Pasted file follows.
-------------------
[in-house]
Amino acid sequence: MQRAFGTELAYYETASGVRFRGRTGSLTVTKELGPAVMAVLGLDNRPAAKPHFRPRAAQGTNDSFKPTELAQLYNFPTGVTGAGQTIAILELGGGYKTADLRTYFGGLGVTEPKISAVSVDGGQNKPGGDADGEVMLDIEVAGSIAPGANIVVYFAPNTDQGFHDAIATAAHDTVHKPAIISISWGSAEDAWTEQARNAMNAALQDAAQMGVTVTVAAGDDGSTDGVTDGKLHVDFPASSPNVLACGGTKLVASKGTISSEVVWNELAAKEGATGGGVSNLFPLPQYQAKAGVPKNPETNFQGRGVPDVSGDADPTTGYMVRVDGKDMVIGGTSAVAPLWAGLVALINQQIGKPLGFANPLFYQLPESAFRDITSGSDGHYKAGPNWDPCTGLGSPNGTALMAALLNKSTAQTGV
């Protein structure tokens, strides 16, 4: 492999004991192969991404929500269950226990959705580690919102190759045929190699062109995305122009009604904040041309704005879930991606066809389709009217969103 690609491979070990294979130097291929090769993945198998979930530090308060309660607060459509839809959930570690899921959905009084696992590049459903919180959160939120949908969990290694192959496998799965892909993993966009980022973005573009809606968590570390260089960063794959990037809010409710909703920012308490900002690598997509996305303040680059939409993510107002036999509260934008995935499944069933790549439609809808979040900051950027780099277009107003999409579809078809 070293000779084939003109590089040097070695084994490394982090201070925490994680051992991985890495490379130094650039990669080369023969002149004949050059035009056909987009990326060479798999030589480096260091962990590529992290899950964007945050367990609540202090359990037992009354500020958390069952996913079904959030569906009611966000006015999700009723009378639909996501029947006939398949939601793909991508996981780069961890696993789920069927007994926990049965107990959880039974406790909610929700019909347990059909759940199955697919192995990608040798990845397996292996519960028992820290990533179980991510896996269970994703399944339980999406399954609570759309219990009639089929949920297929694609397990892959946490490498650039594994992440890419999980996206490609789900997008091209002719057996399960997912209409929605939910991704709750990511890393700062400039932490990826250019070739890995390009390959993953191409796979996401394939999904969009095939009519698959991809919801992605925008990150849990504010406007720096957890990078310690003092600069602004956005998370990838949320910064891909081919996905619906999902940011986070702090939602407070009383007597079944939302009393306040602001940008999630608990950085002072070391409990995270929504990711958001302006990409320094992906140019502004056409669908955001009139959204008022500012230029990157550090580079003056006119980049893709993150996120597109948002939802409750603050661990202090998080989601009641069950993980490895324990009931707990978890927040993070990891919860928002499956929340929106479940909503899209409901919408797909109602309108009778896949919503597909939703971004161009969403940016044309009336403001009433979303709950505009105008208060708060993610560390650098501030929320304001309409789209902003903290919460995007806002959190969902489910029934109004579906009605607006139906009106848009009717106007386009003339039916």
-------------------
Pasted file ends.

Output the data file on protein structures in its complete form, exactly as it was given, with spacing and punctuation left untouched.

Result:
[in-house]
Amino acid sequence: MQRAFGTELAYYETASGVRFRGRTGSLTVTKELGPAVMAVLGLDNRPAAKPHFRPRAAQGTNDSFKPTELAQLYNFPTGVTGAGQTIAILELGGGYKTADLRTYFGGLGVTEPKISAVSVDGGQNKPGGDADGEVMLDIEVAGSIAPGANIVVYFAPNTDQGFHDAIATAAHDTVHKPAIISISWGSAEDAWTEQARNAMNAALQDAAQMGVTVTVAAGDDGSTDGVTDGKLHVDFPASSPNVLACGGTKLVASKGTISSEVVWNELAAKEGATGGGVSNLFPLPQYQAKAGVPKNPETNFQGRGVPDVSGDADPTTGYMVRVDGKDMVIGGTSAVAPLWAGLVALINQQIGKPLGFANPLFYQLPESAFRDITSGSDGHYKAGPNWDPCTGLGSPNGTALMAALLNKSTAQTGV
């Protein structure tokens, strides 16, 4: 492999004991192969991404929500269950226990959705580690919102190759045929190699062109995305122009009604904040041309704005879930991606066809389709009217969103 690609491979070990294979130097291929090769993945198998979930530090308060309660607060459509839809959930570690899921959905009084696992590049459903919180959160939120949908969990290694192959496998799965892909993993966009980022973005573009809606968590570390260089960063794959990037809010409710909703920012308490900002690598997509996305303040680059939409993510107002036999509260934008995935499944069933790549439609809808979040900051950027780099277009107003999409579809078809 070293000779084939003109590089040097070695084994490394982090201070925490994680051992991985890495490379130094650039990669080369023969002149004949050059035009056909987009990326060479798999030589480096260091962990590529992290899950964007945050367990609540202090359990037992009354500020958390069952996913079904959030569906009611966000006015999700009723009378639909996501029947006939398949939601793909991508996981780069961890696993789920069927007994926990049965107990959880039974406790909610929700019909347990059909759940199955697919192995990608040798990845397996292996519960028992820290990533179980991510896996269970994703399944339980999406399954609570759309219990009639089929949920297929694609397990892959946490490498650039594994992440890419999980996206490609789900997008091209002719057996399960997912209409929605939910991704709750990511890393700062400039932490990826250019070739890995390009390959993953191409796979996401394939999904969009095939009519698959991809919801992605925008990150849990504010406007720096957890990078310690003092600069602004956005998370990838949320910064891909081919996905619906999902940011986070702090939602407070009383007597079944939302009393306040602001940008999630608990950085002072070391409990995270929504990711958001302006990409320094992906140019502004056409669908955001009139959204008022500012230029990157550090580079003056006119980049893709993150996120597109948002939802409750603050661990202090998080989601009641069950993980490895324990009931707990978890927040993070990891919860928002499956929340929106479940909503899209409901919408797909109602309108009778896949919503597909939703971004161009969403940016044309009336403001009433979303709950505009105008208060708060993610560390650098501030929320304001309409789209902003903290919460995007806002959190969902489910029934109004579906009605607006139906009106848009009717106007386009003339039916």